The schedule for the last three days of Holy Week has been posted. You will find it at: Holy Week Schedule 2019.
Abbey CSA Farm Project Update
We started our CSA program last year. CSA stands for Community Supported Agriculture where members of the community support their local farmer, gardener, baker, dairy, apiary, etc. by purchasing “shares” of the food product to fully support the efforts of the grower. This relationship helps the small scale farmer realize the most profit for his/her hard effort without losing revenue to distributors and grocery stores. It’s the best way to support local agriculture and help build strong bonds within a community.
We have expanded our CSA garden this year to better serve the members of the community who supported us last summer. We doubled the size of the garden by building growing beds with compost, worm castings, and wood chips, we will continue to use organic growing methods, and plan to start harvesting early season greens in May. We also built an aquaponics system in the greenhouse to see if we can provide winter greens to our customers year round.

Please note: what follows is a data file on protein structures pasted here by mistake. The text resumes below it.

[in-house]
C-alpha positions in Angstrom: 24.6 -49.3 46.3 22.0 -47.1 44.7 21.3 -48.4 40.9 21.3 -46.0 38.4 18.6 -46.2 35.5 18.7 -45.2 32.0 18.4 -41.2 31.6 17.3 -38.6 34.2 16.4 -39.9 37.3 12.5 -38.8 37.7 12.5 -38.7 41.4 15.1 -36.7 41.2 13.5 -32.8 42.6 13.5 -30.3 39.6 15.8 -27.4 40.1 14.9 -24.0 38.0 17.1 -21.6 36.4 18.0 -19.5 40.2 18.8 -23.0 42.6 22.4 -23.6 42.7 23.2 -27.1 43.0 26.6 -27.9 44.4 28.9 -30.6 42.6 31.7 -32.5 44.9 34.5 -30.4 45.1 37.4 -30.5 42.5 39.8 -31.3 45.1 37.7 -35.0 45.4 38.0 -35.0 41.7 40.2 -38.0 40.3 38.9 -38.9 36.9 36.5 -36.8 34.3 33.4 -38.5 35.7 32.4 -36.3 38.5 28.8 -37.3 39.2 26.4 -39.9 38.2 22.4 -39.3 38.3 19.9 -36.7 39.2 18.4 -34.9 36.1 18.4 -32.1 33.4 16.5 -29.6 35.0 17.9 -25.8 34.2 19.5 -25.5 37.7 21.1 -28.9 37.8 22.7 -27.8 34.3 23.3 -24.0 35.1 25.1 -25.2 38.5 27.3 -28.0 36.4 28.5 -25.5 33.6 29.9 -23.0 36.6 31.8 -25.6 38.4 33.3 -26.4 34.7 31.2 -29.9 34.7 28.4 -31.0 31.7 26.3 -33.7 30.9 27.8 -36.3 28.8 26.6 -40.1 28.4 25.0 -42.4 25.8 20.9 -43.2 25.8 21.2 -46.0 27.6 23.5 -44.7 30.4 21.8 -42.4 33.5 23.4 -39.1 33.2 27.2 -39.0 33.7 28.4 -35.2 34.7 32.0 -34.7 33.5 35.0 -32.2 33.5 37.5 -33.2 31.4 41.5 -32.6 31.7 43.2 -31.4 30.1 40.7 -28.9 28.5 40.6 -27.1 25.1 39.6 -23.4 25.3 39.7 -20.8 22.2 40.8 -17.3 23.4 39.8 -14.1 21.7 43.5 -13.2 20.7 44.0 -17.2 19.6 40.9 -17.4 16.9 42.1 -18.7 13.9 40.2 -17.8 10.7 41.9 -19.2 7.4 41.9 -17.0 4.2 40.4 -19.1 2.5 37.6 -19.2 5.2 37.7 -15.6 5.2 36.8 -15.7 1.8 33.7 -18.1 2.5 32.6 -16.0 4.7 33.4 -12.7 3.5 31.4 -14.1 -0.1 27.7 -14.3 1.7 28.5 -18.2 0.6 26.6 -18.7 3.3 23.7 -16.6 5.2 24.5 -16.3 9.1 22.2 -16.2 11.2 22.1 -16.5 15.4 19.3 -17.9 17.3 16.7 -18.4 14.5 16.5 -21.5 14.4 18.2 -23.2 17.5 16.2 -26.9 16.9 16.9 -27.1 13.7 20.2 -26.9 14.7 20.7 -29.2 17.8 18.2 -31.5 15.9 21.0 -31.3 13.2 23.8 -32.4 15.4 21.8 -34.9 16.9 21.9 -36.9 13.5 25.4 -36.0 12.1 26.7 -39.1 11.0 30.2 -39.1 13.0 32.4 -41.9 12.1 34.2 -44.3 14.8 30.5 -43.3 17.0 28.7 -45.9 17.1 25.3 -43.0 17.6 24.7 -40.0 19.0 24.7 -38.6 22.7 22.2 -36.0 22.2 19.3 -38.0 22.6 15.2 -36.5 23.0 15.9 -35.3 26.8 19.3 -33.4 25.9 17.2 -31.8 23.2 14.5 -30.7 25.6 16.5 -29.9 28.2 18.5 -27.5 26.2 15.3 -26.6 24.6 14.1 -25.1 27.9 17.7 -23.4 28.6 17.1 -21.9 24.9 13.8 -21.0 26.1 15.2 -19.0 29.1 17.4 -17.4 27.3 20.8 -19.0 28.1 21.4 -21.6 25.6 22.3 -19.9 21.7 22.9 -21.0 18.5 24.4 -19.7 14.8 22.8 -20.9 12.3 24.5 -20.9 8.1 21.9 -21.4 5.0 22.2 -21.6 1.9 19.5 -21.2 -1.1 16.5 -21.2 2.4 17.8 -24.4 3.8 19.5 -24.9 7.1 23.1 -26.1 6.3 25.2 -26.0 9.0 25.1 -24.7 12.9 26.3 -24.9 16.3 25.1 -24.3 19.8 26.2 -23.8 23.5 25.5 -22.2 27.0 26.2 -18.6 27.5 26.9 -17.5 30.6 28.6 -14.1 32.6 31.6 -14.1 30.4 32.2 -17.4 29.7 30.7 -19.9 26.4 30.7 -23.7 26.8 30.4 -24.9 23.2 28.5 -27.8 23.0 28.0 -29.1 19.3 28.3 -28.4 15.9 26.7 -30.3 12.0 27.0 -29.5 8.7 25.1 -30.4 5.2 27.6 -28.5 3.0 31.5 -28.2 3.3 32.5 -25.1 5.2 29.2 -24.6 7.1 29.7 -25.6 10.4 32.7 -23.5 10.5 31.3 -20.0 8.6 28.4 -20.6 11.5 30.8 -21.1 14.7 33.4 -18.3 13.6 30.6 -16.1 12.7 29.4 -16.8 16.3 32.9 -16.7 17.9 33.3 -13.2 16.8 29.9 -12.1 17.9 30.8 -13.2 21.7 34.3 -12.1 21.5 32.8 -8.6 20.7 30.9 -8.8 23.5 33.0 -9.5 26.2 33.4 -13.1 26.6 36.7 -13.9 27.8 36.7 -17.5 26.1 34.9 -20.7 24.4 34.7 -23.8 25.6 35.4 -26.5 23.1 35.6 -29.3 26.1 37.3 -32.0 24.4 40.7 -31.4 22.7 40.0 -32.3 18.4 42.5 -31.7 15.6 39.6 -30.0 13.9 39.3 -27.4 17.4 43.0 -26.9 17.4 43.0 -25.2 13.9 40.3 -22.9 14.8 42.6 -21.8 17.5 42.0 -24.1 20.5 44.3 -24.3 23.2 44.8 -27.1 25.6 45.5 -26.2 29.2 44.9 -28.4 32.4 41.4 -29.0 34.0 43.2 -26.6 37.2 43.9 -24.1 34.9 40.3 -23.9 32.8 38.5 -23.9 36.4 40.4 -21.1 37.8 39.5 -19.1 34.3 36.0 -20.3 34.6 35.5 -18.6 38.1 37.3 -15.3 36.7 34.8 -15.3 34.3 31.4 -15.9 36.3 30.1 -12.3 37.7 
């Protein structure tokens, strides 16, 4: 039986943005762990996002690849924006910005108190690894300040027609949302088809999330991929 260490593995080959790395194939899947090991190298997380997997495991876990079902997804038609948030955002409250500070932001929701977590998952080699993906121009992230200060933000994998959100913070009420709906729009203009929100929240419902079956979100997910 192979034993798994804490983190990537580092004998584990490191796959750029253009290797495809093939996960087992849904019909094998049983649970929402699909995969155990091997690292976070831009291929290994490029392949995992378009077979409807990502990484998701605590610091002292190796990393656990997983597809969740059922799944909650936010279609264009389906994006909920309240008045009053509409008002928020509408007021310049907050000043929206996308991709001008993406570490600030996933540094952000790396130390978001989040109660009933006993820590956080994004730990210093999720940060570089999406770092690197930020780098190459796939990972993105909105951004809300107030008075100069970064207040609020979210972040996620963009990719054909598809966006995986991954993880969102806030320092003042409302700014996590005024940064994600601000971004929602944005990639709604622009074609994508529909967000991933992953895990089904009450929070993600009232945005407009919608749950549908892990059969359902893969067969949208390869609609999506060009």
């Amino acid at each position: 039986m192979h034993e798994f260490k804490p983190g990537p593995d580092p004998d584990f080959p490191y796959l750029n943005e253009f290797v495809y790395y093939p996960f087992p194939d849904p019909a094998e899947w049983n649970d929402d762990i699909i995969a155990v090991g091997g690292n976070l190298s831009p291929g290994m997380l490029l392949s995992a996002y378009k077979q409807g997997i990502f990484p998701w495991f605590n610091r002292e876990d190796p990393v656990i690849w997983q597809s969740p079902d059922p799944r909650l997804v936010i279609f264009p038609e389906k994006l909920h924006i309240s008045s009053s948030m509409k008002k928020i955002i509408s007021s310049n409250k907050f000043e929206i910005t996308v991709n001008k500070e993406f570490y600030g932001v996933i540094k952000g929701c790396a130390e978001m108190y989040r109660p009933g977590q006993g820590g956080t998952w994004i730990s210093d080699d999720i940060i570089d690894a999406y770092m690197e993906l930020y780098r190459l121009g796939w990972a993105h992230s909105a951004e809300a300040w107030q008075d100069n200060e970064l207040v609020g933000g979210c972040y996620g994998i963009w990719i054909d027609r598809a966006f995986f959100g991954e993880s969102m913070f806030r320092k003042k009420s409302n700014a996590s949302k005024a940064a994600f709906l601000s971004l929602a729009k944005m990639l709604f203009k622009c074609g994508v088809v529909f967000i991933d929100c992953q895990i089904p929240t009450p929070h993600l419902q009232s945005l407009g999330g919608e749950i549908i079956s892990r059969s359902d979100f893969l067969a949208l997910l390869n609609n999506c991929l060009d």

We’re very excited for this upcoming season and look forward to serving the brothers, community, retreatants, and visitors to our store with nutrient dense organic produce from spring through autumn. If anyone is interested in purchasing a “share” from our produce CSA they can email our Farm Manager, Porter Hunt, at Porter@geneseeabbey.org.
On a cool spring day the novices Fr. John Vianney & Br. Placid and employees, Adam & Porter, prepare the first of several nutrient organic beds for planting of the vegetables.
These relations of grace that characterize the Reign of God must be understood also to include humanity”s relationship to the earth. In the Hebrew scriptures, the people’s relationship with Yahweh included a relationship with the whole of creation, especially the land, and this motif is part of the preaching of Jesus. The earth and its fruit is available not for a relationship of domination and manipulation but as part of a relationship of grace that offers life.
The exclusion of the earth from relations of grace is in part an eclipse of the full Reign of God in our world. It is surely no accident that many of the parables of Jesus invoke agricultural images from the earth to describe the dynamics of the Reign of God in our world: the mustard seed, the leaven, and the vineyard. There is more that a hint in the parables of Jesus that the earth and its cycle of life in an important key to a proper understanding of the present and future Reign of God.
Christ At The Center
Dermot A. Lane